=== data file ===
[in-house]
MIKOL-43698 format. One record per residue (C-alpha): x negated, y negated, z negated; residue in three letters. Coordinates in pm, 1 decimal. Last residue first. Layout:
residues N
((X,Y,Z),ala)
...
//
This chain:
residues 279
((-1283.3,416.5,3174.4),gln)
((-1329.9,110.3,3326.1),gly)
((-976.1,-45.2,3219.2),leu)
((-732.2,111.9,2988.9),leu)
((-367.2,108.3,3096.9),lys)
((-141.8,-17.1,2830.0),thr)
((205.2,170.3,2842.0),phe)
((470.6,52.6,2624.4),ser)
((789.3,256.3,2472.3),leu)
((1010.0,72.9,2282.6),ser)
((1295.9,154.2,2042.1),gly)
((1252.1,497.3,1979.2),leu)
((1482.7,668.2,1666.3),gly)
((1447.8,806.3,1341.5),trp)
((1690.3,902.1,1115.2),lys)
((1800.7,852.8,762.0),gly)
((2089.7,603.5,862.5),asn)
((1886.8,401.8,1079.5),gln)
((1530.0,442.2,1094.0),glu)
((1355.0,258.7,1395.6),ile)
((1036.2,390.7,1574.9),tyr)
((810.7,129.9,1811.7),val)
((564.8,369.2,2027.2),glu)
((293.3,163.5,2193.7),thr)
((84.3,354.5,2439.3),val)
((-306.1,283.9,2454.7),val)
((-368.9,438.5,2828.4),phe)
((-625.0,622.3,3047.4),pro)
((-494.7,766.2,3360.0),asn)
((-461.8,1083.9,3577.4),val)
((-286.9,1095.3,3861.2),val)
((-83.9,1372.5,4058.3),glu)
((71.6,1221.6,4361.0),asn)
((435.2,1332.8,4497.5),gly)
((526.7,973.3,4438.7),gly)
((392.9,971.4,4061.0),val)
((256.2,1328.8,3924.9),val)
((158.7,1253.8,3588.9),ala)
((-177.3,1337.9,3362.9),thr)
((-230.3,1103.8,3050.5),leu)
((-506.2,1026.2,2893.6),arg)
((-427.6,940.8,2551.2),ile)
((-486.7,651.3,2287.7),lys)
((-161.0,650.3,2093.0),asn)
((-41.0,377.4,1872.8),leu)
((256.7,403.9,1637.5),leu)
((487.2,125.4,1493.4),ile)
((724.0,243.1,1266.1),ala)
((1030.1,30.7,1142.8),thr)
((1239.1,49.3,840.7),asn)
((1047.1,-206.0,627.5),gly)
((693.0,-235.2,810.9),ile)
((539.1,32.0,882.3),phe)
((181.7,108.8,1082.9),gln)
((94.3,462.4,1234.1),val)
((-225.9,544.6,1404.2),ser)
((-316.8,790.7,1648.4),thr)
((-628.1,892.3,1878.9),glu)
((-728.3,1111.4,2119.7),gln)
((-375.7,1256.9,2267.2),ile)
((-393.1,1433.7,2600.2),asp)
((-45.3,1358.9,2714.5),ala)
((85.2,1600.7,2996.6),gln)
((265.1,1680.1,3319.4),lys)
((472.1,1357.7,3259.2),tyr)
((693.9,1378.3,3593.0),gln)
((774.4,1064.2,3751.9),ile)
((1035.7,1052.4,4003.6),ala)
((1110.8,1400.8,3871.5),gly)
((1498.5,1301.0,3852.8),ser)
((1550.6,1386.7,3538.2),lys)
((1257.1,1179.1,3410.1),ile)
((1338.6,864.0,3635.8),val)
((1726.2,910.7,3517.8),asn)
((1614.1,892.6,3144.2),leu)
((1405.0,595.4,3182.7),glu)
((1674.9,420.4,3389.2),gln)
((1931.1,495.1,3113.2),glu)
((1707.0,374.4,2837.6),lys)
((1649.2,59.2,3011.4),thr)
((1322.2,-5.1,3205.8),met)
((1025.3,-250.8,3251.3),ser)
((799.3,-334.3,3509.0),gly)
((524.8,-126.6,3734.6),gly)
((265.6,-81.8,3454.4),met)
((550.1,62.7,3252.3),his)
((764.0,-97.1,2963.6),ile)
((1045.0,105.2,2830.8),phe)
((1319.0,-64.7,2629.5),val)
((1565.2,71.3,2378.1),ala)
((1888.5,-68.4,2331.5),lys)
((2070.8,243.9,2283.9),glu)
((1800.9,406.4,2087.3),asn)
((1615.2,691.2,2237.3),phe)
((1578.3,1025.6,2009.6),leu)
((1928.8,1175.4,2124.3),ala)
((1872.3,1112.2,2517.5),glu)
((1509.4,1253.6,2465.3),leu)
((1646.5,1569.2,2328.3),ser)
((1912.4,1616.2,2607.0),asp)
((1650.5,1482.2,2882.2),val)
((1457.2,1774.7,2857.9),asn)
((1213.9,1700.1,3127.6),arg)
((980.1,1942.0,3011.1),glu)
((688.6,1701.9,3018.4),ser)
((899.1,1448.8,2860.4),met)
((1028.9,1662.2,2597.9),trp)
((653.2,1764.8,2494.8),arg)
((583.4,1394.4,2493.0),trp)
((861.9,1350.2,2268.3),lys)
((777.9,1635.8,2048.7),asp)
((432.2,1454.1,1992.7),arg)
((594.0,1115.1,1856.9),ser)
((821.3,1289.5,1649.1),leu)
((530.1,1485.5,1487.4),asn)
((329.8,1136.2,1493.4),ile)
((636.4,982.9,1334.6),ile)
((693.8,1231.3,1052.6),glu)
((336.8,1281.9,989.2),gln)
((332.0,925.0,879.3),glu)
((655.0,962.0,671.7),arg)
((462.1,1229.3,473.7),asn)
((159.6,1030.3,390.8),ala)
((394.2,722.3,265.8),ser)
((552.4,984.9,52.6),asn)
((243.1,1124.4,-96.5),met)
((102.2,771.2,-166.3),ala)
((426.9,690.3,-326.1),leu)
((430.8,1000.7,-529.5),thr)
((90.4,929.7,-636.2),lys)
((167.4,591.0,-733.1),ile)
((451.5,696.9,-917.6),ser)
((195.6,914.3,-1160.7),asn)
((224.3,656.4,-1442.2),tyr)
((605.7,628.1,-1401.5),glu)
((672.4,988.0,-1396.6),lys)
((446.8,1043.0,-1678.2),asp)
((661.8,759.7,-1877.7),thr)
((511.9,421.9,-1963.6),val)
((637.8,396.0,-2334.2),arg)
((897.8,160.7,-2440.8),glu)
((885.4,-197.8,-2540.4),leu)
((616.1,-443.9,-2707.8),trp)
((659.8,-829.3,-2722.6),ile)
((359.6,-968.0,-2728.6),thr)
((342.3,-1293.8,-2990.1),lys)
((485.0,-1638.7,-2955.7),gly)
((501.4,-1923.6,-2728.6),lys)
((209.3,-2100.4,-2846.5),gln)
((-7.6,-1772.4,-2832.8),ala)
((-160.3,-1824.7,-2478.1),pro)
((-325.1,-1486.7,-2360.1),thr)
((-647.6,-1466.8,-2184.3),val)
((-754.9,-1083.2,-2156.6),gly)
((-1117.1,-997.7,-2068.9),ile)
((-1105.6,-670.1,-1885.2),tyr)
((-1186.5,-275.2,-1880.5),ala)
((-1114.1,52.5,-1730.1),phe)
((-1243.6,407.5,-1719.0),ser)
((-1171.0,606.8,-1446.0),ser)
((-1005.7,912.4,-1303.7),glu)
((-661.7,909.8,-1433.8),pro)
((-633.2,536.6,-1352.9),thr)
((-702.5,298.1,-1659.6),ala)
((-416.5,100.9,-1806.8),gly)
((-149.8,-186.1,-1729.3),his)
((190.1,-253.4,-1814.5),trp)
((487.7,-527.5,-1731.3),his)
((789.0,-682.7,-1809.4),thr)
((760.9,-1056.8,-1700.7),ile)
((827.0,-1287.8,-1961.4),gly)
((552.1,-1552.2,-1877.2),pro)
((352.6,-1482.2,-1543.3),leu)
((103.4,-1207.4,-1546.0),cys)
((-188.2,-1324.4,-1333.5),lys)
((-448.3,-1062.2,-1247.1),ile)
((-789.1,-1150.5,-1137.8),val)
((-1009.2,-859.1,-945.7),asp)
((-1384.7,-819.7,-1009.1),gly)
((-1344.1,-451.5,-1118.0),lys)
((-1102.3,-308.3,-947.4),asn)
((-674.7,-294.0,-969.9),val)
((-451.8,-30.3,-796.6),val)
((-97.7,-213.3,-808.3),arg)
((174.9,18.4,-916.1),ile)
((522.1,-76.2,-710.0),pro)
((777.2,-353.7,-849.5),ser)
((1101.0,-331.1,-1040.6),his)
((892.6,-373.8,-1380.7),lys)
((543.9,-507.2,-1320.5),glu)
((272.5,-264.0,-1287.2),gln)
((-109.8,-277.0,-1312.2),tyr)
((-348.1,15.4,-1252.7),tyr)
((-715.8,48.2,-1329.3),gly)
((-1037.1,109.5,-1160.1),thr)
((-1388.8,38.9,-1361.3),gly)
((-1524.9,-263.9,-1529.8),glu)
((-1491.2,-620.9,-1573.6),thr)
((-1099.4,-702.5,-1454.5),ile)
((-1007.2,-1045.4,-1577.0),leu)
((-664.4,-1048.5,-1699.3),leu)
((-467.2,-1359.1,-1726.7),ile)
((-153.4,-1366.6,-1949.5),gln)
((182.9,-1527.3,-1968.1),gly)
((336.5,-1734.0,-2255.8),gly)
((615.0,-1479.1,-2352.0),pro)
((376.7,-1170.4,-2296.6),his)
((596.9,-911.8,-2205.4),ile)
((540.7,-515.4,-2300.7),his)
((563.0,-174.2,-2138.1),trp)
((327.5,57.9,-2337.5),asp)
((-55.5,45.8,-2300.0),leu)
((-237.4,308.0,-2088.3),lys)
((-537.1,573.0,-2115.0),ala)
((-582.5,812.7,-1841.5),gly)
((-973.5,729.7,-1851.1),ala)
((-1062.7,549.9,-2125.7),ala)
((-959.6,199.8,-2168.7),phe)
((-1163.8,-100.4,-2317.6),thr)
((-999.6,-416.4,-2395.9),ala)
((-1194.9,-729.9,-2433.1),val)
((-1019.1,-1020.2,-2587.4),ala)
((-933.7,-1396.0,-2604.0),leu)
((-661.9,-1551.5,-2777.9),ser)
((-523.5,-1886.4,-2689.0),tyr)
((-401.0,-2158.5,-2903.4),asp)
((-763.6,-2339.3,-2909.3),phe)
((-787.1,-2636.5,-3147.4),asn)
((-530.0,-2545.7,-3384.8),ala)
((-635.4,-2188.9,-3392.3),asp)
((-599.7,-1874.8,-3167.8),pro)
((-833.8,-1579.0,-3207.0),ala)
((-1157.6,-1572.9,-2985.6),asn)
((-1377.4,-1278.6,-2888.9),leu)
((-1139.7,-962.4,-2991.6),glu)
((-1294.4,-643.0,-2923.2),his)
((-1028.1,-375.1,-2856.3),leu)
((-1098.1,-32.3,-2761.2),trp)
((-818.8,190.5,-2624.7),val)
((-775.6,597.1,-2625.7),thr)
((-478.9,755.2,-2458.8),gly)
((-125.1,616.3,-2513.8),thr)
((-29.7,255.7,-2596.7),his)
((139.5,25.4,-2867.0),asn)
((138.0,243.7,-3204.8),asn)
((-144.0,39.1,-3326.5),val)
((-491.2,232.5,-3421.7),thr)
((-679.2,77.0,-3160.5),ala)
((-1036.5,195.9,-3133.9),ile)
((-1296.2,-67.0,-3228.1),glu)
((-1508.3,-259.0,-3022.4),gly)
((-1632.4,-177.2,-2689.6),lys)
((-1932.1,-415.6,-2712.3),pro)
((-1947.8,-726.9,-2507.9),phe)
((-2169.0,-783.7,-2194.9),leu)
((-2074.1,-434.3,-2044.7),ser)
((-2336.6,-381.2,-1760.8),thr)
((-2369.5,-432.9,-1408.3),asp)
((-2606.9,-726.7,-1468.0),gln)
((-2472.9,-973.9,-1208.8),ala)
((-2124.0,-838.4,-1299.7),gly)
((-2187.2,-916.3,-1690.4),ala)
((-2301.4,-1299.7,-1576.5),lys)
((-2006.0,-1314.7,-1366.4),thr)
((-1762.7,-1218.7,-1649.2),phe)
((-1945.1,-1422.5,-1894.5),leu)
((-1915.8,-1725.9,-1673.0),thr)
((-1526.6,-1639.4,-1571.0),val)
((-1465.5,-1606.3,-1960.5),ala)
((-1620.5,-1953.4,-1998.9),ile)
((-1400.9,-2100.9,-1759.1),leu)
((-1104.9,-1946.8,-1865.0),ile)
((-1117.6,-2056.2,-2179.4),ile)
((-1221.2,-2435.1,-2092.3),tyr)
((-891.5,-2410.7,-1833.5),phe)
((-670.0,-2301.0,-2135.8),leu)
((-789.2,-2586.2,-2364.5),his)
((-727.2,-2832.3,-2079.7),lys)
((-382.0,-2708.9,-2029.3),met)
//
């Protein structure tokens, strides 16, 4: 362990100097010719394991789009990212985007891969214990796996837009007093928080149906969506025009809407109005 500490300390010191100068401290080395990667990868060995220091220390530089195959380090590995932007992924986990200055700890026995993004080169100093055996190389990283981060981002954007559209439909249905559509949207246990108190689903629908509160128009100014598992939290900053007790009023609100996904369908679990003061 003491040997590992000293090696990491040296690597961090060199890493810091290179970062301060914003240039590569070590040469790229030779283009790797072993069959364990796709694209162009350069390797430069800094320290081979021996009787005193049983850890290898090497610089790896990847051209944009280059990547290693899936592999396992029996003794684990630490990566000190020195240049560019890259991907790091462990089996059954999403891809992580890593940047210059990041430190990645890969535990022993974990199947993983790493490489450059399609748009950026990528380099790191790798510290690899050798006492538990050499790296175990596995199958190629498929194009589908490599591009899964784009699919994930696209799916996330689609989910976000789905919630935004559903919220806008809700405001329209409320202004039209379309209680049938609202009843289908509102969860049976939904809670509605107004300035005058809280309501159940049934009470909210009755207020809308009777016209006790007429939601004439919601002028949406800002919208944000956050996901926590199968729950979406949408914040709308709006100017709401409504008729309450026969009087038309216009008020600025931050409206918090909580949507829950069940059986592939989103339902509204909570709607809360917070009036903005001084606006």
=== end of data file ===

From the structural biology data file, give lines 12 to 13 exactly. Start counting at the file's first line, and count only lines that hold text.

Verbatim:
((-732.2,111.9,2988.9),leu)
((-367.2,108.3,3096.9),lys)